Benign Breast DiseaseMenu
Breast lumps that are not cancerous are benign. Some cause discomfort or pain and require treatment, while others are of little concern and need no medical attention. Unfortunately, many breast diseases mimic the symptoms of cancer and so require tests and sometimes surgical biopsy to diagnose to prove they are not cancerous.
Most lumps turn out to be fibrocystic changes. The term “fibrocystic” refers to fibrosis and cysts. Fibrosis is the formation of fibrous (or scar-like) tissue, and cysts are fluid-filled sacs. Fibrocystic changes can cause breast swelling and pain. This often happens just before a period is about to begin. Your breasts may feel lumpy and sometimes you may notice a clear or slightly cloudy nipple discharge. Some of the more common benign breast diseases:
Is a term describing the excessive accumulation (proliferation) of cells. It is usually found on the inside of the lobules or ducts in the breast tissue. There are two main types of hyperplasia—usual and atypical. Both raise the risk of breast cancer, though atypical hyperplasia does so to a greater degree.
Unlike cancerous tumors which are solid, cysts are fluid-filled masses in the breast and are almost always benign. Often they can be left alone, or if painful, they can be drained of the fluid (aspirated). They may also be drained if they are palpable and could potentially interfere with clinical exams. Up to a third of women between the ages of 35 and 50 have cysts in their breasts, though most cysts are too small to feel and can be detected only by examination with ultrasound.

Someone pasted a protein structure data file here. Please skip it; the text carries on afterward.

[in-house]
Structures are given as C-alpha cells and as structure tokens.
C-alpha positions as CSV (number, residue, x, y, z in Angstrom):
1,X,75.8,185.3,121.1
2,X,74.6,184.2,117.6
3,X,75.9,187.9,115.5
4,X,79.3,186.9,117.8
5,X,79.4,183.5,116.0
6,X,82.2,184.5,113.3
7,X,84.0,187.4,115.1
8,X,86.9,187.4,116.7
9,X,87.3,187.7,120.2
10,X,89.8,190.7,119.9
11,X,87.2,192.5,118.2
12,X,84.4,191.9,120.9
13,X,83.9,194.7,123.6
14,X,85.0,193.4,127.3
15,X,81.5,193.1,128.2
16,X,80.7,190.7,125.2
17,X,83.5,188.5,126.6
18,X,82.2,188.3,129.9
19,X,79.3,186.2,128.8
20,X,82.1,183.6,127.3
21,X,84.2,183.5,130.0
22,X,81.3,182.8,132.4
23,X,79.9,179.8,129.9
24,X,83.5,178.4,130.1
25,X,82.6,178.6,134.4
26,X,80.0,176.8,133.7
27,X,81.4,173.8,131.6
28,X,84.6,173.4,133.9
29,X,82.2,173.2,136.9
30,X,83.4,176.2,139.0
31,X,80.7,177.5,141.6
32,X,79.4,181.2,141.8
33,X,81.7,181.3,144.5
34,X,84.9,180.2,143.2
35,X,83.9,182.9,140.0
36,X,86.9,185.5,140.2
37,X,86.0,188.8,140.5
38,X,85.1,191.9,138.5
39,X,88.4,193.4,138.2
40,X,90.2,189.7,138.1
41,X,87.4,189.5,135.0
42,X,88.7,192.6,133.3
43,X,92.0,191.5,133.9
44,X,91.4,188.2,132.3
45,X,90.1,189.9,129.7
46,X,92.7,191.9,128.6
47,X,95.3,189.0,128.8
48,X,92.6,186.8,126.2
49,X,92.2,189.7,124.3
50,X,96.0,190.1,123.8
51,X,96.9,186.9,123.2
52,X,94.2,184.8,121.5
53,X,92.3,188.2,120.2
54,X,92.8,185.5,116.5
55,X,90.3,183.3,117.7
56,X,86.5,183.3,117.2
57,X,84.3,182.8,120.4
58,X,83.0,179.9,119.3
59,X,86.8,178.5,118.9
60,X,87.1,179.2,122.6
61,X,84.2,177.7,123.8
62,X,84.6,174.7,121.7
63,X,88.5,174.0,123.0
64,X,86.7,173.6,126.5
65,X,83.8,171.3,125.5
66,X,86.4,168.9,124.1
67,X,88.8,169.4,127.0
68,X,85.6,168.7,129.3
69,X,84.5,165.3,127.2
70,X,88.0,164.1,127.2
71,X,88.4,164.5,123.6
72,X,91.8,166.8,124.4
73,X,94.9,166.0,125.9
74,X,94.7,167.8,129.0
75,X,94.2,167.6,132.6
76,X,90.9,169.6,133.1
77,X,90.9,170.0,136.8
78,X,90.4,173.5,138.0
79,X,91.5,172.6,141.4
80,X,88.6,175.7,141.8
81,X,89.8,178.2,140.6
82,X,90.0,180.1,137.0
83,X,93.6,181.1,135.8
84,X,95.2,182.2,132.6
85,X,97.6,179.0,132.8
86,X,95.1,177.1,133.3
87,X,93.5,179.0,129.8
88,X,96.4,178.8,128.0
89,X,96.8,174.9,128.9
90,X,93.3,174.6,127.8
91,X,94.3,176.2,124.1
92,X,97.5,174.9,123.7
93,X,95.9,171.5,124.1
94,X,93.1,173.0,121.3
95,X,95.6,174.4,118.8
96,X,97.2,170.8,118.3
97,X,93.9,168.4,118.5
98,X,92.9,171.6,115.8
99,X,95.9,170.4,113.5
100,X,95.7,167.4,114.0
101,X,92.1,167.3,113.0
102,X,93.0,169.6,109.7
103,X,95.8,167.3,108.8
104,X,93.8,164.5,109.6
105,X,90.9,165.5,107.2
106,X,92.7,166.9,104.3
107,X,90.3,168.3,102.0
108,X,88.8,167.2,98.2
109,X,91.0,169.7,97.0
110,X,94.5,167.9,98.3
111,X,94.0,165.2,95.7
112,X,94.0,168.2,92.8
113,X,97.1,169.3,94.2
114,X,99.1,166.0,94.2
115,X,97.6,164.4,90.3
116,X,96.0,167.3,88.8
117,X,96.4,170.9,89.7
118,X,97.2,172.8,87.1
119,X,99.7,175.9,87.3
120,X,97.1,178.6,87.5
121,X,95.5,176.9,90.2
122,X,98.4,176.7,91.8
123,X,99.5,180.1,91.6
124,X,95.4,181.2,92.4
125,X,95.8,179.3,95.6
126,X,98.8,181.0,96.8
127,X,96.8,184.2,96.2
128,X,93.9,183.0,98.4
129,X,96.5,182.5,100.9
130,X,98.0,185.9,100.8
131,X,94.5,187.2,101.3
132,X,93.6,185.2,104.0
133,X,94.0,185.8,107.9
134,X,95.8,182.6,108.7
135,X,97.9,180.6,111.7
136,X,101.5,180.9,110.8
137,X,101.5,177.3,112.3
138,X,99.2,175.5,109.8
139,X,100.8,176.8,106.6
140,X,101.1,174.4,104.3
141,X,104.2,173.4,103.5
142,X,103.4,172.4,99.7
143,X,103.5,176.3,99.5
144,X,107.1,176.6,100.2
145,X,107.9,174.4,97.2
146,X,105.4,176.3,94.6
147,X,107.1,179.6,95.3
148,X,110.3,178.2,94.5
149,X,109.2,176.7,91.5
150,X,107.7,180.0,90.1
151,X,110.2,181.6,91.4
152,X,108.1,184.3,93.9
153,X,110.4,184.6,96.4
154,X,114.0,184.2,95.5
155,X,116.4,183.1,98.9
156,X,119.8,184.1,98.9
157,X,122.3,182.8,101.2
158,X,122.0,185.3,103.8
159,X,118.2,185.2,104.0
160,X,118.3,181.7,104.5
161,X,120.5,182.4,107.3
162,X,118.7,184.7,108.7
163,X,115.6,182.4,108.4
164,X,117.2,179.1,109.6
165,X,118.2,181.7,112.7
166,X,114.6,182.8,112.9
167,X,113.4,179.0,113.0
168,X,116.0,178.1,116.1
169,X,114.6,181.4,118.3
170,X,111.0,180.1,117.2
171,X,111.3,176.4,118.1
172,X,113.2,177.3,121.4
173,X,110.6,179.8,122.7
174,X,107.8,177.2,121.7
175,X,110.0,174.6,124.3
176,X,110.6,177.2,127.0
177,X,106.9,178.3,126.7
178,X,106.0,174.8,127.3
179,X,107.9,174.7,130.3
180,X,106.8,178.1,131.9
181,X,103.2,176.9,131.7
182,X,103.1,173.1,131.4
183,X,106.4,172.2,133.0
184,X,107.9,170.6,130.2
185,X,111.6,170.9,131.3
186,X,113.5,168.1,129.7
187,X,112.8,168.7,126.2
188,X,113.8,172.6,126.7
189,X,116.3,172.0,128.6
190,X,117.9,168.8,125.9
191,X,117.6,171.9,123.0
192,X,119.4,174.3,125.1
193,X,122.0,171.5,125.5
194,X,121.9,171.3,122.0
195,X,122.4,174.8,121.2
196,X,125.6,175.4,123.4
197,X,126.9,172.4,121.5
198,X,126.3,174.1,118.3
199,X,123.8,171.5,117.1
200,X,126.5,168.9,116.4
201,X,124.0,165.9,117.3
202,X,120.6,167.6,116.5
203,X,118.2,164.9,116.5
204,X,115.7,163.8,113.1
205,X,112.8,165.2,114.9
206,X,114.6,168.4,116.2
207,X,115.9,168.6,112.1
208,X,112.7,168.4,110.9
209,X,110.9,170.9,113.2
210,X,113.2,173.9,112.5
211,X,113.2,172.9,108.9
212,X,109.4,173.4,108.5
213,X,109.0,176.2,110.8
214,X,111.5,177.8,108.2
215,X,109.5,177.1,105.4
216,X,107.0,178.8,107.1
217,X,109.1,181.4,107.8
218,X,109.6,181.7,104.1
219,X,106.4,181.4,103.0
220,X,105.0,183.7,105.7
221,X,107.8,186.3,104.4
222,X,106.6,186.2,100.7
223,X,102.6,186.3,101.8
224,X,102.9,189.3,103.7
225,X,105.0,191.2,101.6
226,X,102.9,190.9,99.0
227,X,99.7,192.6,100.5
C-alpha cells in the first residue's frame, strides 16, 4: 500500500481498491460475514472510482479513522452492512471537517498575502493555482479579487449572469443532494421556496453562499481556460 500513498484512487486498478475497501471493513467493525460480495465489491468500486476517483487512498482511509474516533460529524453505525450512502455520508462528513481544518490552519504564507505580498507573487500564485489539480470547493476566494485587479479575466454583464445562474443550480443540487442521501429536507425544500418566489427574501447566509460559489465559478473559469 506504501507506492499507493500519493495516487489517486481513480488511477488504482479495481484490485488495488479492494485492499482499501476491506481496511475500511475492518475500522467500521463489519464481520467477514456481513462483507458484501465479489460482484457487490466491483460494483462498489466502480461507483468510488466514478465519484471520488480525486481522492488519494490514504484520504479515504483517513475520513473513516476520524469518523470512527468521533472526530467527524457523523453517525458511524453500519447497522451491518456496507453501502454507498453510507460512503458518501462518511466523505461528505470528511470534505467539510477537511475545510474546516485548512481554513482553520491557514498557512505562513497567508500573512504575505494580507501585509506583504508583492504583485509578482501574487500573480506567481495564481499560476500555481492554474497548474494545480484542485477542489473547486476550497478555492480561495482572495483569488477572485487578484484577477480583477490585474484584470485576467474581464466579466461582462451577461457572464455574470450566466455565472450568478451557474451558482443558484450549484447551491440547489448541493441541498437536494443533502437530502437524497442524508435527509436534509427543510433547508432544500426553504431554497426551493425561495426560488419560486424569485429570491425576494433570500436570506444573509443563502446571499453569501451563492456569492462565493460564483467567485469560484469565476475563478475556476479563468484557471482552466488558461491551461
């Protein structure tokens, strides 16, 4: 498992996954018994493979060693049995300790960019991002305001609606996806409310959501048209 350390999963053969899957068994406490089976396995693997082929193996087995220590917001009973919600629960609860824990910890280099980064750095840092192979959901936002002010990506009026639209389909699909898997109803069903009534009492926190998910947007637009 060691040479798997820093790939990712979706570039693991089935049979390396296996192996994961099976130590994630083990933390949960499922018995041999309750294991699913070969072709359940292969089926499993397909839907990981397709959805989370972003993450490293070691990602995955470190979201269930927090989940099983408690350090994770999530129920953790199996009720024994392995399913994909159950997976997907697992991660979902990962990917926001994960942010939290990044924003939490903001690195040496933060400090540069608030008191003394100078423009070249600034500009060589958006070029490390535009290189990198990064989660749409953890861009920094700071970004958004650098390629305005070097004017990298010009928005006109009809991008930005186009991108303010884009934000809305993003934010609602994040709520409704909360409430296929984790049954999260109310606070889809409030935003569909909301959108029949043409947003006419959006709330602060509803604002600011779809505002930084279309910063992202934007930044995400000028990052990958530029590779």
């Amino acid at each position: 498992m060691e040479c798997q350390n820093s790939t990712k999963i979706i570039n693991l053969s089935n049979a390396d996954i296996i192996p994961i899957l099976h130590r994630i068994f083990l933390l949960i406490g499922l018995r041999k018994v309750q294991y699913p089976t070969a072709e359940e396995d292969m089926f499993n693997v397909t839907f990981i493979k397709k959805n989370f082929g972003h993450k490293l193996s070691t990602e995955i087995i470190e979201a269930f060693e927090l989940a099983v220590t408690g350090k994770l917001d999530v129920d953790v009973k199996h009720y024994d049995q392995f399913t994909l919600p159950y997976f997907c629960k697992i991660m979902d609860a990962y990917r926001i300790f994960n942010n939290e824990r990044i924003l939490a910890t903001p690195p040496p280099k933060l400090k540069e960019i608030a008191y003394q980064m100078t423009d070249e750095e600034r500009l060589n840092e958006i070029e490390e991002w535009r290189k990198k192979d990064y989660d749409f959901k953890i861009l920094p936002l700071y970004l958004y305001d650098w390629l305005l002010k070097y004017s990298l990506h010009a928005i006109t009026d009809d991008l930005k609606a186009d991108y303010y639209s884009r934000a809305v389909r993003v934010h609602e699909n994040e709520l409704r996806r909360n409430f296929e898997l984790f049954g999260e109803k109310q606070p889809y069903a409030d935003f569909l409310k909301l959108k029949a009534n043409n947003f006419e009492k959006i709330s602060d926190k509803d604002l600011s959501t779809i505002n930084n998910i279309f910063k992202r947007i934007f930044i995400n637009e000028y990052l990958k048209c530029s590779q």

If cysts are large enough, they may feel like lumps in the breast. In a small proportion of patients, the cysts will recur after being aspirated. If this happens repeatedly, patients may want to have them removed. Cysts are more common in women as they approach menopause, but they are not associated with an increased risk of cancer. After menopause, cysts occur much less frequently.
Ultrasound is the best way to tell a cyst from a cancer, because sound waves pass right through a liquid-filled cyst. Solid lumps, on the other hand, bounce the waves right back to the film.
These are movable, solid, rounded lumps made up of normal breast cells. While not cancerous, these lumps may grow. And any solid lump that’s getting bigger is usually removed to make sure that it’s not a cancer. Fibroadenomas are the most common kind of breast mass, especially in young women. They are not generally associated with an increased risk of cancer.